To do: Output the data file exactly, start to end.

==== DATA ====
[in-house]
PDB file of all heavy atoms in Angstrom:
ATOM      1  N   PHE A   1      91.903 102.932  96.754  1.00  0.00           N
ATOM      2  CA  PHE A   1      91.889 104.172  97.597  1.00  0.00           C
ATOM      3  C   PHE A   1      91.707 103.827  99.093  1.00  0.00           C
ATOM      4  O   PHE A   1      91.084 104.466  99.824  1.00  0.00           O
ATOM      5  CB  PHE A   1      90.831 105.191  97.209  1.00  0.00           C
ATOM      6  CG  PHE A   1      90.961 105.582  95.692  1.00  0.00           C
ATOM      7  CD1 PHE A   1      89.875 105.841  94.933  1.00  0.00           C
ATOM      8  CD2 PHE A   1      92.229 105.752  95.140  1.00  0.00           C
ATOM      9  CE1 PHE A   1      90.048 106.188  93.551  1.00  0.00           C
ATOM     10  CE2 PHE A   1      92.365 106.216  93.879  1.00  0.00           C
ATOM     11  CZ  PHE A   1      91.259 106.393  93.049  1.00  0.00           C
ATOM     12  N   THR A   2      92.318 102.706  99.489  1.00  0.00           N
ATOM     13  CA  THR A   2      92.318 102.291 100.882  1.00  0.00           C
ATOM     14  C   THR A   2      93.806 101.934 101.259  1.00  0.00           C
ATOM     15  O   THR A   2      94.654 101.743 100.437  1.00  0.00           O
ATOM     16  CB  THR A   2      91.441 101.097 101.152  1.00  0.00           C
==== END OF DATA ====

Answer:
[in-house]
PDB file of all heavy atoms in Angstrom:
ATOM      1  N   PHE A   1      91.903 102.932  96.754  1.00  0.00           N
ATOM      2  CA  PHE A   1      91.889 104.172  97.597  1.00  0.00           C
ATOM      3  C   PHE A   1      91.707 103.827  99.093  1.00  0.00           C
ATOM      4  O   PHE A   1      91.084 104.466  99.824  1.00  0.00           O
ATOM      5  CB  PHE A   1      90.831 105.191  97.209  1.00  0.00           C
ATOM      6  CG  PHE A   1      90.961 105.582  95.692  1.00  0.00           C
ATOM      7  CD1 PHE A   1      89.875 105.841  94.933  1.00  0.00           C
ATOM      8  CD2 PHE A   1      92.229 105.752  95.140  1.00  0.00           C
ATOM      9  CE1 PHE A   1      90.048 106.188  93.551  1.00  0.00           C
ATOM     10  CE2 PHE A   1      92.365 106.216  93.879  1.00  0.00           C
ATOM     11  CZ  PHE A   1      91.259 106.393  93.049  1.00  0.00           C
ATOM     12  N   THR A   2      92.318 102.706  99.489  1.00  0.00           N
ATOM     13  CA  THR A   2      92.318 102.291 100.882  1.00  0.00           C
ATOM     14  C   THR A   2      93.806 101.934 101.259  1.00  0.00           C
ATOM     15  O   THR A   2      94.654 101.743 100.437  1.00  0.00           O
ATOM     16  CB  THR A   2      91.441 101.097 101.152  1.00  0.00           C